April 30 (UPI) — As population growth accelerates in much of the world, demands for meat are putting added pressure on natural resources. New research suggests some of the pressure can be relieved by fish farming.
Scientists with the United Nations’ Food and Agriculture Organization estimate an additional 10 billion people will be hungry for protein by 2050 and that a 52 percent increase in animal production will be required to meet their needs.
According to the latest calculations by researchers at the University of California, Santa Barbara, if those protein needs are met with an increase in farmed aquatic animals, humans can conserve land. Recent studies have suggested as much as 75 percent of the planet’s land and soil has already been significantly degraded.
“While aquaculture can add some pressure because — ultimately — it is a food production system, our study demonstrates the relative amount is minuscule compared to terrestrially farmed animals,” Halley Froehlich, a postdoctoral researcher at UCSB’s National Center for Ecological Analysis and Synthesis, said in a news release. “Aquaculture is not going to be the main strain on future crop feed and land use. It is — and will likely continue to be — terrestrial livestock.”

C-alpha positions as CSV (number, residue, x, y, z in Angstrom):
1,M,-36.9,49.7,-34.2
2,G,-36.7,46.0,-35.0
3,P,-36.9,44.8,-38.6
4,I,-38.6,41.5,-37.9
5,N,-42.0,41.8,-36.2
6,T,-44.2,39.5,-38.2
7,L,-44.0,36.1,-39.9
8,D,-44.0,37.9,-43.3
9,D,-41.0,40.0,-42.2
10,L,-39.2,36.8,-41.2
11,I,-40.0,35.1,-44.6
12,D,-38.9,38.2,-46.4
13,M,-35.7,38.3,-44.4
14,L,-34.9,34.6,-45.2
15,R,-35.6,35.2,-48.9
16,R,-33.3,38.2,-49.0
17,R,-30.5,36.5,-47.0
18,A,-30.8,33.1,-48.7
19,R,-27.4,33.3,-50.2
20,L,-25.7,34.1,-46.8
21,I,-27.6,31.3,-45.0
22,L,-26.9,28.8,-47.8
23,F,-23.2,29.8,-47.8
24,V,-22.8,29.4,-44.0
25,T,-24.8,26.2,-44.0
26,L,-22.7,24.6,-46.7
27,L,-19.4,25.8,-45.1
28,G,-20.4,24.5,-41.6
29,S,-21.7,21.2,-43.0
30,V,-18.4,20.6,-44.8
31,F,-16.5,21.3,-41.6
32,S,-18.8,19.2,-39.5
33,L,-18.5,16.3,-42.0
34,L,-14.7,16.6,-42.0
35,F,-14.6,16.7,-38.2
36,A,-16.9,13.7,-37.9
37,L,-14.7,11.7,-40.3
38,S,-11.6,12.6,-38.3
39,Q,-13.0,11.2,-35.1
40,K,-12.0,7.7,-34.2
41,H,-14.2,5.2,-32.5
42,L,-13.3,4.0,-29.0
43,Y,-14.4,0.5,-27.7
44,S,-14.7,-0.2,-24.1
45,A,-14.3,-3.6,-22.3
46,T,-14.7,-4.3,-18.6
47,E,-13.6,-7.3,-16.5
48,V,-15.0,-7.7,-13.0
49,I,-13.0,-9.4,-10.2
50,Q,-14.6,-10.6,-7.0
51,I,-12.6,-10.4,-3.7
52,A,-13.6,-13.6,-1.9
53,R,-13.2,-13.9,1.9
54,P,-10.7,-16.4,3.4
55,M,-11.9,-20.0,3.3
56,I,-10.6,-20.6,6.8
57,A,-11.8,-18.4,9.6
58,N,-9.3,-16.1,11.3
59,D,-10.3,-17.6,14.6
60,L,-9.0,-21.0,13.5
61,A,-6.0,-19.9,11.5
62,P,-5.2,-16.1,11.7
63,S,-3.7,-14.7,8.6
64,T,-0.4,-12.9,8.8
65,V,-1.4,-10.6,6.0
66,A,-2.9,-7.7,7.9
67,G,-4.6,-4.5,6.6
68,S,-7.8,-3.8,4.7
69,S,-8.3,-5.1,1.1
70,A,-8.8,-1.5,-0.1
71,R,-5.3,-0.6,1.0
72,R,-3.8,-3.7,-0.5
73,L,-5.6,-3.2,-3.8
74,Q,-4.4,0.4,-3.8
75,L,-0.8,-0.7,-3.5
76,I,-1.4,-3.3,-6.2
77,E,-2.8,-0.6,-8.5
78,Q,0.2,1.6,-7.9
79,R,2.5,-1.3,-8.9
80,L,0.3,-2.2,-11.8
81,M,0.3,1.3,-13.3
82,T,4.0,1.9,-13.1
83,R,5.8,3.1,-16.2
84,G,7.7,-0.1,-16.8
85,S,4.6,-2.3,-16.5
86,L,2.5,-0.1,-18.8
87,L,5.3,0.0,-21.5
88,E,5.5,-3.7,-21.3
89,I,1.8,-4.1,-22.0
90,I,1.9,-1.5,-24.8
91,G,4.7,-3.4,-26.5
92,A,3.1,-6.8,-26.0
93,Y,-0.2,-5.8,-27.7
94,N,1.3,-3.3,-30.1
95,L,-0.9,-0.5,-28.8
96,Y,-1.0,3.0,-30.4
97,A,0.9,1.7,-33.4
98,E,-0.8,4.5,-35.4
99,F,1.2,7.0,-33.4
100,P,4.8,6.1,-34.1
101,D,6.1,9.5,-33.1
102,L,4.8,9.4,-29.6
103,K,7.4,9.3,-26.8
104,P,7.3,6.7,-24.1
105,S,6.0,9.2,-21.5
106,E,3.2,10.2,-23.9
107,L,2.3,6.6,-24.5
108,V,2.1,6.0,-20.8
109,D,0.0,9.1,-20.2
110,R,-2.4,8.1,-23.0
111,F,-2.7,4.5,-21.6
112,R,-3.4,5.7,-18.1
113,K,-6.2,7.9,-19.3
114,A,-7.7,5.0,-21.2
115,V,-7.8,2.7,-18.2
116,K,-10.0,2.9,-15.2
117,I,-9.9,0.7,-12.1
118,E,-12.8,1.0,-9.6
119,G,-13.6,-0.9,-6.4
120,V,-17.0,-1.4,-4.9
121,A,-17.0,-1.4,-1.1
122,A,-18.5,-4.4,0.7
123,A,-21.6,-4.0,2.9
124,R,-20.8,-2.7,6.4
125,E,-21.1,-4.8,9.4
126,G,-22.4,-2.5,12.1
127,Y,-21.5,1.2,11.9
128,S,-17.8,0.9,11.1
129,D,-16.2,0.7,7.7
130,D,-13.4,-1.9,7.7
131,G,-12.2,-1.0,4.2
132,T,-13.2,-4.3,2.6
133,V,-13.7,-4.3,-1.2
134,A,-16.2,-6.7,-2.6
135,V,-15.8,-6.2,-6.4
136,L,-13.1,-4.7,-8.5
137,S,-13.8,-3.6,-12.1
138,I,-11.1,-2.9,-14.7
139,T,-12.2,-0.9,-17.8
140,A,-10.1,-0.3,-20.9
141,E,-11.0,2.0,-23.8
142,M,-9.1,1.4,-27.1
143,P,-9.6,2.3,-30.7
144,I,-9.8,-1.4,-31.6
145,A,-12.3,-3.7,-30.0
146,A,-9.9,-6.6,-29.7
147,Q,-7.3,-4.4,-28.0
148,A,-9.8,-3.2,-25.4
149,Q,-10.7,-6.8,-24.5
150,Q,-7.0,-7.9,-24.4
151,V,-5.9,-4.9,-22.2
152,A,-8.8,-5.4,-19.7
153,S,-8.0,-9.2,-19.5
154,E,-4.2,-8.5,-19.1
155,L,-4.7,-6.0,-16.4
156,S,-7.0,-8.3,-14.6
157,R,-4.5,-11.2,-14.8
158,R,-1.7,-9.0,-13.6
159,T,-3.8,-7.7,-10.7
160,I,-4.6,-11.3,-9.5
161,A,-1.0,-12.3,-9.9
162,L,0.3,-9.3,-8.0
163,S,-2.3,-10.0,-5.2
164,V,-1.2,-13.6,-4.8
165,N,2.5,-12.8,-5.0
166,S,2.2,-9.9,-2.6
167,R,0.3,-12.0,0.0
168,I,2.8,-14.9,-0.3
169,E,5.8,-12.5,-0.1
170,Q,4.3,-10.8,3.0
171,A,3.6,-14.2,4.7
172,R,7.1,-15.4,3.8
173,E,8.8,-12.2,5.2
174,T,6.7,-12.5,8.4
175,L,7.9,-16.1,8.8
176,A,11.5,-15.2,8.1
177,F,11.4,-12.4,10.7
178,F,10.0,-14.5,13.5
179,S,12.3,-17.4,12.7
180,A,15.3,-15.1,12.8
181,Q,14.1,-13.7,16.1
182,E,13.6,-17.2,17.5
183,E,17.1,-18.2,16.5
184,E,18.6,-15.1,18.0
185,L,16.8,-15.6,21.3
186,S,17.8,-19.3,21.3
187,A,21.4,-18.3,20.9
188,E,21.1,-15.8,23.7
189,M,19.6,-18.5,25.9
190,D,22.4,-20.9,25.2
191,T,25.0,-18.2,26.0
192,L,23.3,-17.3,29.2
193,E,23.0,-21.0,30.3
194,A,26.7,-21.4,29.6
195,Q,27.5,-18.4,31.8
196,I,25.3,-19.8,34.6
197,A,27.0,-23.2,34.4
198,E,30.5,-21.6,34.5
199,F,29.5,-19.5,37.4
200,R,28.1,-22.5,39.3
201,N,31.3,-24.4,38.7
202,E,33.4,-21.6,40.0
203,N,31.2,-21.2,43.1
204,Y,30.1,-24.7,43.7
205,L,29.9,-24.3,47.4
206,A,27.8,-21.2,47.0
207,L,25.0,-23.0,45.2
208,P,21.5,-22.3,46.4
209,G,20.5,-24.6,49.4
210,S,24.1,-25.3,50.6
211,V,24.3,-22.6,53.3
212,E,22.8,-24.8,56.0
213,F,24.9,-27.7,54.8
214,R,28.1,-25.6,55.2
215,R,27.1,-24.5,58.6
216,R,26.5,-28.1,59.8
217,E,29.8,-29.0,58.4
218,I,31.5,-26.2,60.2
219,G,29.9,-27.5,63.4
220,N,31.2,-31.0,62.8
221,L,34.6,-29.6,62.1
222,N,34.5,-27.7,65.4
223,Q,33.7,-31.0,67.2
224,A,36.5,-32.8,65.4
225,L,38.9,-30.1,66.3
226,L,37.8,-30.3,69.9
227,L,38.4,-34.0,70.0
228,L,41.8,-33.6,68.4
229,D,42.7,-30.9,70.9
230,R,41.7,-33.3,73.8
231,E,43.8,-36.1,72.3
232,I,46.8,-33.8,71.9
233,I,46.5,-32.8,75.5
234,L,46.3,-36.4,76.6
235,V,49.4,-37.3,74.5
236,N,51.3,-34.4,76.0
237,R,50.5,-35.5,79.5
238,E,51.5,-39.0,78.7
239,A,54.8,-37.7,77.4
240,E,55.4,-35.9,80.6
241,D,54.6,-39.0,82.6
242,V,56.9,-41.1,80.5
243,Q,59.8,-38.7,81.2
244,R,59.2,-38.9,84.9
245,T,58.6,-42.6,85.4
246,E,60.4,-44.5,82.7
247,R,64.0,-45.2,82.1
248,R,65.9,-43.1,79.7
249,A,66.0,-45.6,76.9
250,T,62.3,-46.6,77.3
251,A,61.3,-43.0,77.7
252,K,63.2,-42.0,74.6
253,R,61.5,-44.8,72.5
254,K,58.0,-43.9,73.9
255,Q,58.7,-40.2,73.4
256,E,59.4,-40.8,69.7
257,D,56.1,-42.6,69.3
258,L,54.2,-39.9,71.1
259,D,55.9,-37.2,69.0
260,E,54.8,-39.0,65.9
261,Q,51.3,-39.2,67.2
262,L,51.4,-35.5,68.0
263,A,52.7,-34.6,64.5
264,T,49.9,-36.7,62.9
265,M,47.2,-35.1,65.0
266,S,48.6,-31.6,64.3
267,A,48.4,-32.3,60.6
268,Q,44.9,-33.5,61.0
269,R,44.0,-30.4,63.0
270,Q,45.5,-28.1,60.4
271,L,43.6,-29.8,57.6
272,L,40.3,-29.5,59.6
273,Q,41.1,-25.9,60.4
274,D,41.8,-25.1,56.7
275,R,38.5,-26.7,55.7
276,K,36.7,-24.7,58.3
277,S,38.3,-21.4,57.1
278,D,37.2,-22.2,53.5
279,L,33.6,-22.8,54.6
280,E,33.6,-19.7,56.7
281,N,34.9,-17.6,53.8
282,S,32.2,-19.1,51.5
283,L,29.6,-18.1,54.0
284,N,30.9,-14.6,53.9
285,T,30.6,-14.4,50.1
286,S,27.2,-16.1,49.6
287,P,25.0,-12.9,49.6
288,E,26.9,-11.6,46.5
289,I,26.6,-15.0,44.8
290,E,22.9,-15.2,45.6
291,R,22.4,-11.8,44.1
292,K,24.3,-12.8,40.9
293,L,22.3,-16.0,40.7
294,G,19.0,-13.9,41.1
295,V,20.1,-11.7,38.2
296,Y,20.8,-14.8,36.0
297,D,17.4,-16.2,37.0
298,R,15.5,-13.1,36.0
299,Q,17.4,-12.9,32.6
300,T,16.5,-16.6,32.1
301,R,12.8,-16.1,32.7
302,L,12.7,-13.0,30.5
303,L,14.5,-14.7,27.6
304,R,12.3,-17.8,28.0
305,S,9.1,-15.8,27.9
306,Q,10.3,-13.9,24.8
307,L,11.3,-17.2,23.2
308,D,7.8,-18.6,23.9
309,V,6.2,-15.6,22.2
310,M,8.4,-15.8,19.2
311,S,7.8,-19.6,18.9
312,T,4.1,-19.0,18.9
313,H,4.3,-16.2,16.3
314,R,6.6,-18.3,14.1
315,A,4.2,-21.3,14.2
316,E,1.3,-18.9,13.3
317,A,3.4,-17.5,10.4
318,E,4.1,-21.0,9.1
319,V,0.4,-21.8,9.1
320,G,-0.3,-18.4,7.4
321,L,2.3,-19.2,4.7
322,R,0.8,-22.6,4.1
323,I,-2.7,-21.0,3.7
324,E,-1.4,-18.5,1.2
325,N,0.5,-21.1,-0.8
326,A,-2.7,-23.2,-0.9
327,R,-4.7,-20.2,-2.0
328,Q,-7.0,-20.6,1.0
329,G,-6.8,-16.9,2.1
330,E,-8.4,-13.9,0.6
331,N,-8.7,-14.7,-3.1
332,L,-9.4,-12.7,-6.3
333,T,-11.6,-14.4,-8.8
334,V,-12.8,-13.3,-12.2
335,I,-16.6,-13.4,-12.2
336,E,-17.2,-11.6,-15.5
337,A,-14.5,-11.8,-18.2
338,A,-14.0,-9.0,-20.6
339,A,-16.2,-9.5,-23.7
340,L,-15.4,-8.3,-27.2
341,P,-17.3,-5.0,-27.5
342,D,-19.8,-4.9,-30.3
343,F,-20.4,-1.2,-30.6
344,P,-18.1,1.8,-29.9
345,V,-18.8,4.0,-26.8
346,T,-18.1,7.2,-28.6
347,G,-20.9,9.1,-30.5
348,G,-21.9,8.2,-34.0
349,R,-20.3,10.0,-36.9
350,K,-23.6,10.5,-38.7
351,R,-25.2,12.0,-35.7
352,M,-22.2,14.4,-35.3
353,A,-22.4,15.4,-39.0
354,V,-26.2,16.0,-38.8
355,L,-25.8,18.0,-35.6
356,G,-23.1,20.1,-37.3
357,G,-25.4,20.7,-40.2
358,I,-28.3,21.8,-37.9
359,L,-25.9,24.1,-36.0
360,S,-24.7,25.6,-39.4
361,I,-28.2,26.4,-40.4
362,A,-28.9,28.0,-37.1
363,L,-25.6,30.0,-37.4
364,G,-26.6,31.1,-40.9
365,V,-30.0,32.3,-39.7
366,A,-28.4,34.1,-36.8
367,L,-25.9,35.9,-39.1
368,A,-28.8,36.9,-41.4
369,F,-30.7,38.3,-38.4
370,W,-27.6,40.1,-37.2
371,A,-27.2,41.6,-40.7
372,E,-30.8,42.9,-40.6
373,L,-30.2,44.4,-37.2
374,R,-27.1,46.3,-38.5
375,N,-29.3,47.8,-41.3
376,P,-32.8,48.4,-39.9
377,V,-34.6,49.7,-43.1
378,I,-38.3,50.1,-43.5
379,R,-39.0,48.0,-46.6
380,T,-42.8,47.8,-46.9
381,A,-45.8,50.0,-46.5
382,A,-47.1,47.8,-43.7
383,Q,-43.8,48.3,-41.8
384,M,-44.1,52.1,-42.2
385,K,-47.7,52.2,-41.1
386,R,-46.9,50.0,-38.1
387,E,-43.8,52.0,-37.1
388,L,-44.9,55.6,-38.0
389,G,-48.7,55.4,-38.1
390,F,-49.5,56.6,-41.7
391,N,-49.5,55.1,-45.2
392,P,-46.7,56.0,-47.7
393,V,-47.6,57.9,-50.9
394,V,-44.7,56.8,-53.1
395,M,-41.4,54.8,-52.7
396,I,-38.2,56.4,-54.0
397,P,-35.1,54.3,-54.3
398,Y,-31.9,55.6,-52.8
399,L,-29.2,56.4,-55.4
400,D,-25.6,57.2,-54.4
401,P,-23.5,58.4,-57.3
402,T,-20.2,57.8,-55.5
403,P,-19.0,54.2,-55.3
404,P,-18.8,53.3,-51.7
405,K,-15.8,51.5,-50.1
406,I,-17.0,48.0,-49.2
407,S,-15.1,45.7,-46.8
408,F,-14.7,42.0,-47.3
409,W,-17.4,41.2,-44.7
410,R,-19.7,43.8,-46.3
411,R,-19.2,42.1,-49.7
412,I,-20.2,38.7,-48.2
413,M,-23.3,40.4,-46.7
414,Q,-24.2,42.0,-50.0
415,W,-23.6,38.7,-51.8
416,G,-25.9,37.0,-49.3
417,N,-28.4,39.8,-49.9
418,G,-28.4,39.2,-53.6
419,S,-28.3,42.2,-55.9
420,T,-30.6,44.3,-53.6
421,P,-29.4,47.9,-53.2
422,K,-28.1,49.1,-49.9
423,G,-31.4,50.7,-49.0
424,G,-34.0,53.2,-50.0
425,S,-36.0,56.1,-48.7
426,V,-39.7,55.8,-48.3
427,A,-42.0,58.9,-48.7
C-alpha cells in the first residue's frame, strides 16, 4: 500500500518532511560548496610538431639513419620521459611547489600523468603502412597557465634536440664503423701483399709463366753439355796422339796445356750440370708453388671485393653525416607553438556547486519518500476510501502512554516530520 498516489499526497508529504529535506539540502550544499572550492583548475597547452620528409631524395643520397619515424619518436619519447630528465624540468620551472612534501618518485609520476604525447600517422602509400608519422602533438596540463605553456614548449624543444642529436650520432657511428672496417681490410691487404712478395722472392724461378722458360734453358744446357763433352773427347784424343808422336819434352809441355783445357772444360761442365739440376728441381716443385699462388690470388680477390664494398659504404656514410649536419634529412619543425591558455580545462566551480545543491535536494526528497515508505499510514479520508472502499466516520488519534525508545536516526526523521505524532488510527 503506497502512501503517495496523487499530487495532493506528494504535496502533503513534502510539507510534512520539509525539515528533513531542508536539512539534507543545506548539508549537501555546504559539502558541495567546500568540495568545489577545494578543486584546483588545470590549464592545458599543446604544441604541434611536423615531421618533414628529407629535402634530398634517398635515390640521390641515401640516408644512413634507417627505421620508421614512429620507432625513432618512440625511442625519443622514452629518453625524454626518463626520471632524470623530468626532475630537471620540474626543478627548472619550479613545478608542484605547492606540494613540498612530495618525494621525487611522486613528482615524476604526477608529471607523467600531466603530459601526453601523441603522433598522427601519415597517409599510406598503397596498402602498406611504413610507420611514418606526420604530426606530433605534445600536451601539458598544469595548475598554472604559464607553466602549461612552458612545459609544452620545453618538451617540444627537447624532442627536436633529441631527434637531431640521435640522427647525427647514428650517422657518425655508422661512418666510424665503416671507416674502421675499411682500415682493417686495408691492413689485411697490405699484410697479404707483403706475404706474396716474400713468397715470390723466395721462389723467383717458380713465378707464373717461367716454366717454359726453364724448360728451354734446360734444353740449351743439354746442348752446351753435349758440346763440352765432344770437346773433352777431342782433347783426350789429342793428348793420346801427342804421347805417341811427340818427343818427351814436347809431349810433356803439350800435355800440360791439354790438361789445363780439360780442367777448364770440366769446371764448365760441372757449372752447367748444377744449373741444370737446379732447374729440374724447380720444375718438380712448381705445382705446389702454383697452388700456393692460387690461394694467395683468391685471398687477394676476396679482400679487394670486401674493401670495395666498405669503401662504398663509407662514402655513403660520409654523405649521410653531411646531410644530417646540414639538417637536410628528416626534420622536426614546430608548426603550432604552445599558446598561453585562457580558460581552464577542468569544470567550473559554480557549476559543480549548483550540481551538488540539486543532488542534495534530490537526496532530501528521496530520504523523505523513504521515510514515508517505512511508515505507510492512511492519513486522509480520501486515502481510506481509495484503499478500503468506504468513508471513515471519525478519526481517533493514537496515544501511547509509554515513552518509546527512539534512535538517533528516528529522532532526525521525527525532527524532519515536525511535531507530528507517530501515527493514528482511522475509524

Froehlich and her colleagues calculated the land that would be required to house and feed the amount of both aquatic farmed animals and livestock to meet the protein needs of 10 billion people. Both fish and livestock require grains, the growth of which requires land. But because fish farming systems are much more efficient at converting feed into biomass for human consumption, aquatic farming had a much smaller footprint on land resources.
Researchers detailed their calculations in a new paper published Monday in the journal PNAS.
“The expansion of agriculture across the world is driving most species extinctions and the dramatic loss of ecosystems,” said Claire Runge, a research scientist at the Arctic University of Norway. “This is only going to increase into the future. Aquaculture offers one way to reduce some of this pressure on our natural landscapes, wild places and wildlife.”
The study’s authors acknowledge that aquaculture has downsides, as all food systems offer tradeoffs, but that if implemented strategically, fish farming can help relieve growing pressures on land resources.
“Aquaculture does not have to be this massive burden on land or in the water, especially if farms are sited strategically and there are incentives for management that move it toward sustainable siting and feed practices,” Froehlich said. “The potential is ripe to really do it right.”